De Camp is completely broken at this point, and is loving the whole Homonculus thing, and then M mounts her while a catatonic Jaspers watches. But then he snaps out of it, kills the Homonculus, kills M, and then dies himself, leaving De Camp as the only person alive in the room.
“You’re not going to hell because hell is on Earth!”
The original Faust comic was created in the mid-1980s when the Cold War was still very much a thing, and the notion that the U.S. and the Soviet Union could be locked into a nuclear war at any moment was very real. It was the same atmosphere that led to the bleak alternate future of Batman: The Dark Knight Returns and the equally bleak alternate present of Watchmen.
That, at least, goes some way toward explaining the nihilistic, unrelenting despair of both the source material and the movie, but it doesn’t make either any fun. The comic is not aided by pretentious dialogue that tries to sound meaningful but really isn’t, dialogue that also doesn’t seem to track from one panel to the next, plus art that’s nigh-incomprehensible. Tim Vigil is one of a type of artist that was very popular in the 1990s, drawing overmuscled men, oversexed women, and lots of sinews, flowy capes, and sharp blades.
Brian Yuzna’s movie based on the source material is at least easier to follow along visually, but the dialogue isn’t really any better. What’s especially odd is that the movie is less invested in Jaspers than it is pretty much any other character in it. He disappears for an extended period in the back end of the movie, and when he does show up, he’s catatonic for most of the climax. His story is truncated, ineffective, and uninteresting, and the movie can’t even be bothered to explain exactly how and why he came back from being buried alive.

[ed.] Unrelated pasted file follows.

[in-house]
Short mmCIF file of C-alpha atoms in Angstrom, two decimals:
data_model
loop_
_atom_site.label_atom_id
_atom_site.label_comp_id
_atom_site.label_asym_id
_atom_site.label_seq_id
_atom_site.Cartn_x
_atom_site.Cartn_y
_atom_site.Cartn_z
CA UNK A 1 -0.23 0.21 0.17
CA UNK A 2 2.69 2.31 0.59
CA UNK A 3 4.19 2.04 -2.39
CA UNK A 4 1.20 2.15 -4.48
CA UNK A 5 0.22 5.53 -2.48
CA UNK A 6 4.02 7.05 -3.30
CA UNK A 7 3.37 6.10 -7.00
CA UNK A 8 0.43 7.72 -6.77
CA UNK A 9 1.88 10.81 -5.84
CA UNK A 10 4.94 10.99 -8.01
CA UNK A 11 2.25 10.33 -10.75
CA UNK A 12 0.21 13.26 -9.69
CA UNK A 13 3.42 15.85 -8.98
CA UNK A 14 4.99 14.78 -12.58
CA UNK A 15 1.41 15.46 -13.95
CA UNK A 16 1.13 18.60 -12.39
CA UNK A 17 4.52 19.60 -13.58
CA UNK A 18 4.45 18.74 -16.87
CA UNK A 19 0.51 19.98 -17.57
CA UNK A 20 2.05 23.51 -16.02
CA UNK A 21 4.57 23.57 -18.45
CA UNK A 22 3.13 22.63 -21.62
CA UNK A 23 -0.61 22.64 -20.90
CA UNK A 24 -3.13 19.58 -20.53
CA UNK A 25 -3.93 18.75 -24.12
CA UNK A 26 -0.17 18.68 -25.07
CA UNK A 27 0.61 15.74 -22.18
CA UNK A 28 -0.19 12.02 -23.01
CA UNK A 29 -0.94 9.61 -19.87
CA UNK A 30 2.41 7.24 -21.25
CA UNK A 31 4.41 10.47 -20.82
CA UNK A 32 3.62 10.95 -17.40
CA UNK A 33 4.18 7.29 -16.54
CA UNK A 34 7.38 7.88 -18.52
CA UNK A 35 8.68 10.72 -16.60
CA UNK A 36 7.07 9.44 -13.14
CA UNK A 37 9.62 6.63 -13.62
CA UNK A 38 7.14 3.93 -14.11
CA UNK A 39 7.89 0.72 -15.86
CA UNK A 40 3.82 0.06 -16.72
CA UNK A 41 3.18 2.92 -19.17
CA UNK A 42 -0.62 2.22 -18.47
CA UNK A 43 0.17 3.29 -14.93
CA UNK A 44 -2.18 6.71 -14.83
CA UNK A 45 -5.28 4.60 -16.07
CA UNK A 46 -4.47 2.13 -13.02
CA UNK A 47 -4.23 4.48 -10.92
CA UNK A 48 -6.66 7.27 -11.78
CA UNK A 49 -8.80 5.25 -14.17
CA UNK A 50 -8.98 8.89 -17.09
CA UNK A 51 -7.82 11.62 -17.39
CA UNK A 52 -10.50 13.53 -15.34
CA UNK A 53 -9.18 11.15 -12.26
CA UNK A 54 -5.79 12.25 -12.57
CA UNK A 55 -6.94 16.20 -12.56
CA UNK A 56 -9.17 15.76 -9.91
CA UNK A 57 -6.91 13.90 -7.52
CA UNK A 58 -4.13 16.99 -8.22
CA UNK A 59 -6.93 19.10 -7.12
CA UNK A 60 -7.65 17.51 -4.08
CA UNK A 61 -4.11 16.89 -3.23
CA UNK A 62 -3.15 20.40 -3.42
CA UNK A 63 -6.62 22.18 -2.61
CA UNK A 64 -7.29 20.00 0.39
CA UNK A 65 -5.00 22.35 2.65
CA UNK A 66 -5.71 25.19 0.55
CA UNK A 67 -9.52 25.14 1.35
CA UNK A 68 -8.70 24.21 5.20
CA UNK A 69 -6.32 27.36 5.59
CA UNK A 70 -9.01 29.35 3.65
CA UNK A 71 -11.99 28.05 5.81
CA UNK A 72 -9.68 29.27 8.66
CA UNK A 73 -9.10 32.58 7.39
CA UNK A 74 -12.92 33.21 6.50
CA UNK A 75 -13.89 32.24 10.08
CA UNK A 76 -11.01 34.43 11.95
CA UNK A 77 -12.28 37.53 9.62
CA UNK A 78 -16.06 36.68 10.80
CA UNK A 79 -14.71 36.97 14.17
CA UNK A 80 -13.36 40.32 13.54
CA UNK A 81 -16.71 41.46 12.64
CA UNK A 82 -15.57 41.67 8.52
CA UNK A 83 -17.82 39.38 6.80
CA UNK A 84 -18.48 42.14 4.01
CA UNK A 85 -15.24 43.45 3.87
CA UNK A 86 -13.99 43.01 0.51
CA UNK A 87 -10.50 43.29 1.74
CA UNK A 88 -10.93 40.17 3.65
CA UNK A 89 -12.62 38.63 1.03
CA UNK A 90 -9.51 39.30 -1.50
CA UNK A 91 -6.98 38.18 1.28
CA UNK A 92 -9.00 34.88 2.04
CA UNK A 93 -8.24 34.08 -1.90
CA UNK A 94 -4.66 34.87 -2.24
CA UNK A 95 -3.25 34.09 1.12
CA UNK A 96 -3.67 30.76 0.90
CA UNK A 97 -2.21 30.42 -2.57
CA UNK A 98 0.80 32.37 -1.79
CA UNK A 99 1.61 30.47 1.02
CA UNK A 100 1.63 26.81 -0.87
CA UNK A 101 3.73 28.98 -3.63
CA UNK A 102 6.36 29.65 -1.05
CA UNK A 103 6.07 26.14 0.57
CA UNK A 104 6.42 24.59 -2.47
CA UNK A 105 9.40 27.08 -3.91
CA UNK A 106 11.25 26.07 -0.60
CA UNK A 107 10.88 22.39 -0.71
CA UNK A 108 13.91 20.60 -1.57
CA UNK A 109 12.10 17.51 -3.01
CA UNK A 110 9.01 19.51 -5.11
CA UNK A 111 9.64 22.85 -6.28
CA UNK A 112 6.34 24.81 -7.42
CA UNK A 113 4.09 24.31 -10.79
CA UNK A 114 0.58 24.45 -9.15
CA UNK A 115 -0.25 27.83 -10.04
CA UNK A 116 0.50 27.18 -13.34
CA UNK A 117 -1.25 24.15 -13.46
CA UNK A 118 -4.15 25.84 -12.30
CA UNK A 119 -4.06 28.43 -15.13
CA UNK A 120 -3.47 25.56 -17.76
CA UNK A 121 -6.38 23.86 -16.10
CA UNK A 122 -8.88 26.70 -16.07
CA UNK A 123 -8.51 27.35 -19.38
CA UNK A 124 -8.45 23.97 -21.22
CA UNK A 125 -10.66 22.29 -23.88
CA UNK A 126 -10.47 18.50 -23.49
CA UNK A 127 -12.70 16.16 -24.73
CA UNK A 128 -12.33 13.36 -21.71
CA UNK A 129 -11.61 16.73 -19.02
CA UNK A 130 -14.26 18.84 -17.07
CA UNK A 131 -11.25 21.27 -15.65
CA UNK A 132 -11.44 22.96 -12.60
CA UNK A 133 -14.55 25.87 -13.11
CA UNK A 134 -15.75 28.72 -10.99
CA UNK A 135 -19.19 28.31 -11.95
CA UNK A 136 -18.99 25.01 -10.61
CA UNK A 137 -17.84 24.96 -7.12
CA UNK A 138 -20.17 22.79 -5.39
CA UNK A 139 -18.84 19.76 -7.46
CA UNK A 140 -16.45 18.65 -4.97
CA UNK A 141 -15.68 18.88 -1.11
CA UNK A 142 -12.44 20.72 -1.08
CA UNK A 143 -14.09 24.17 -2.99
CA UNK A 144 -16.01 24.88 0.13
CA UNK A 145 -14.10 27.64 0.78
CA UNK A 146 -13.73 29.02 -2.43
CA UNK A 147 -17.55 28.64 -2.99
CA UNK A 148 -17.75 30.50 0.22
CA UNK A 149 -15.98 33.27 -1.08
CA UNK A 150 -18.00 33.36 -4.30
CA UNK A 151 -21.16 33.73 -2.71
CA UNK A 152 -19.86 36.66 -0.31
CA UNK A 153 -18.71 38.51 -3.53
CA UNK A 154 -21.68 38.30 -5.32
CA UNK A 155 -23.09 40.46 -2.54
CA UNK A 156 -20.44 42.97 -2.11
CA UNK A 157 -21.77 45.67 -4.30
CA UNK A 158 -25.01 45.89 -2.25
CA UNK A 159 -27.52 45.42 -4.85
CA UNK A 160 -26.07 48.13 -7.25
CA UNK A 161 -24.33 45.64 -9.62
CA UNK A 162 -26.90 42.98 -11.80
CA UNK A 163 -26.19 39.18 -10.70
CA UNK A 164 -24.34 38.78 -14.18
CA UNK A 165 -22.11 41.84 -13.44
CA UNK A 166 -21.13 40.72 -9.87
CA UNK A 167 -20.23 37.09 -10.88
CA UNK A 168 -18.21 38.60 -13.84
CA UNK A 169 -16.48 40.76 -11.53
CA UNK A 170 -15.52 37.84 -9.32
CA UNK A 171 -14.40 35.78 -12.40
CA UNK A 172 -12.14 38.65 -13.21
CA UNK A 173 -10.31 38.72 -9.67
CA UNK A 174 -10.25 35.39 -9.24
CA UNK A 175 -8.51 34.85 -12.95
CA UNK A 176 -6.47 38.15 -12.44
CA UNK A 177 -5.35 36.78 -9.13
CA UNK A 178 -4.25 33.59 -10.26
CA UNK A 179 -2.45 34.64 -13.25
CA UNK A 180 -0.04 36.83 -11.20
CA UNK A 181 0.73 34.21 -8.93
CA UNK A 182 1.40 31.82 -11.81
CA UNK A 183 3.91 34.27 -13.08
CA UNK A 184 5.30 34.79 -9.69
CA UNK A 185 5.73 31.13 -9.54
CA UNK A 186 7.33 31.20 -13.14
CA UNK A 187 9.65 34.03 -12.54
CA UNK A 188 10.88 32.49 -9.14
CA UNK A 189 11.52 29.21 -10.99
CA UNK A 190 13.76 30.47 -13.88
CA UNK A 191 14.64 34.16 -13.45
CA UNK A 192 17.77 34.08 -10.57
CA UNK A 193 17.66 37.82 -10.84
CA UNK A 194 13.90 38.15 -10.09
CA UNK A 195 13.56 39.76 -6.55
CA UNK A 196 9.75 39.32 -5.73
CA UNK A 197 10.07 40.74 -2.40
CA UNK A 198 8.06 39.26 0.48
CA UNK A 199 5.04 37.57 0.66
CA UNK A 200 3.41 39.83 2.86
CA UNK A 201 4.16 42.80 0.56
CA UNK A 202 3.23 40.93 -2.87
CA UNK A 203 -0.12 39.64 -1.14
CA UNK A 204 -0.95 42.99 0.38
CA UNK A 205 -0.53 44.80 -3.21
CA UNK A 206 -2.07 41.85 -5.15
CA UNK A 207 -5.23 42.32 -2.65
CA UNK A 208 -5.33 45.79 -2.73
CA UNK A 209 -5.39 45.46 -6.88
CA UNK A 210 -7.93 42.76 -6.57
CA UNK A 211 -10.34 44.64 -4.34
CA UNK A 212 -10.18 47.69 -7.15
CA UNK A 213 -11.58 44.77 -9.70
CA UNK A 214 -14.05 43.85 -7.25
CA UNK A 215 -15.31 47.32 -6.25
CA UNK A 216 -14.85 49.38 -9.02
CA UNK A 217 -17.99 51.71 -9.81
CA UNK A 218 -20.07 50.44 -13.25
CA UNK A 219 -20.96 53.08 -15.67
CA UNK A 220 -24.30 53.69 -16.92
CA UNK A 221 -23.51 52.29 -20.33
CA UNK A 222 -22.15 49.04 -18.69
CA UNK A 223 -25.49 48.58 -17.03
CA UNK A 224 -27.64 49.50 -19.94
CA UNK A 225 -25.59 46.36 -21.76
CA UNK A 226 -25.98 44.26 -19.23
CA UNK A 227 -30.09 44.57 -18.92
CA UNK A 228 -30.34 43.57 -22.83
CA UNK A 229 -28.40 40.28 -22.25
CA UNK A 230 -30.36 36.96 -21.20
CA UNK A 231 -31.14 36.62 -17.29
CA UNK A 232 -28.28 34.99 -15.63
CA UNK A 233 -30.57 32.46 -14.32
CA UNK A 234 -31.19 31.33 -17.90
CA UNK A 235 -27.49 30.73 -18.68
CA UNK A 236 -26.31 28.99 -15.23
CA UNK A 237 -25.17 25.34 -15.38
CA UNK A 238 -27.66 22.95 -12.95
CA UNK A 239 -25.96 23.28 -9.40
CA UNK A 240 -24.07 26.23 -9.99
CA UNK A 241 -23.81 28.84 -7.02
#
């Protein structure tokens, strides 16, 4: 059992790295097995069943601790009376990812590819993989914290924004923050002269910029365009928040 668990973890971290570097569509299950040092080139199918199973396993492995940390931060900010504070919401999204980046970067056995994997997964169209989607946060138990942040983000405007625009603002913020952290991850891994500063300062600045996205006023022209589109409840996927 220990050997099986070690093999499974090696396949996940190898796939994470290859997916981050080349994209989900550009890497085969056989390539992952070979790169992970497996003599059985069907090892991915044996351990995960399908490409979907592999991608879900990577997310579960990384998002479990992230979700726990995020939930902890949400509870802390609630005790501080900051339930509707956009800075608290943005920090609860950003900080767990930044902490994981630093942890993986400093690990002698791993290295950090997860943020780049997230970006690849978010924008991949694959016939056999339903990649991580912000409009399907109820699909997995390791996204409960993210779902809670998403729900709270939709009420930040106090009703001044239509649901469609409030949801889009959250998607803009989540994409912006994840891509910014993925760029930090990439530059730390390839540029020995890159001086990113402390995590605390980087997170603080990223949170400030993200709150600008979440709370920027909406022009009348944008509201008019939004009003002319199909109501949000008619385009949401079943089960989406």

It doesn’t help that Mark Frost plays him with bug-eyed blankness, except when he’s in the Faust makeup, at which point he tries to funny and psychotic and utterly fails, not aided by the rubber horns he’s wearing wobbling every time he moves, making it impossible to take him in any way seriously.
At least the rest of the cast is trying. They’re still terrible, because they have to speak the words this script gives them, but you can tell they’re at least putting in the effort. Jeffrey Combs and Andrew Divoff are always eminently watchable, and have both made careers out of taking badly written roles and making them compelling, as both are extremely skilled with facial expressions and both have fantastic voices. Isabel Brook and Mónica van Campen have even worse roles, but they also do their best, with Brook in particular being at least vaguely convincing in all the many modes De Camp is required to be in (compassionate shrink, rape victim, person desperately in lust with Jaspers for no obvious reason, and M’s mind slave), and van Campen is obviously having a grand ol’ time as the slinky seductress/sadist. Kudos also to Fermí Reixach as the police commissioner, who does a wonderful job in his epic rant at M right before he dies.
If you’re a fan of the comic’s unrelenting gore, guts, nudity, and nihilism, then you will probably like this adaptation, especially since the soundtrack is peppered with very appropriate industrial metal songs (Machinehead and Fear Factory are heavily featured). That is, however, likely the only circumstance under which this film will be enjoyable, except as something to be made fun of, from Frost’s goofy performance to the multiple unconvincing cutting off of hands by Jaspers to the wobbly rubber horns to the Evil Satanic Ray Beam Of Doom.
That’s it for this brief resurrection of “4-Color to 35-Millimeter.” We’ll be back at the end of the year to look at the rest of the 2020 movies that actually make it out. The ever-changing nature of the pandemic makes it impossible to say what will be released this year and what won’t, but whatever we do get between now and December will be examined then.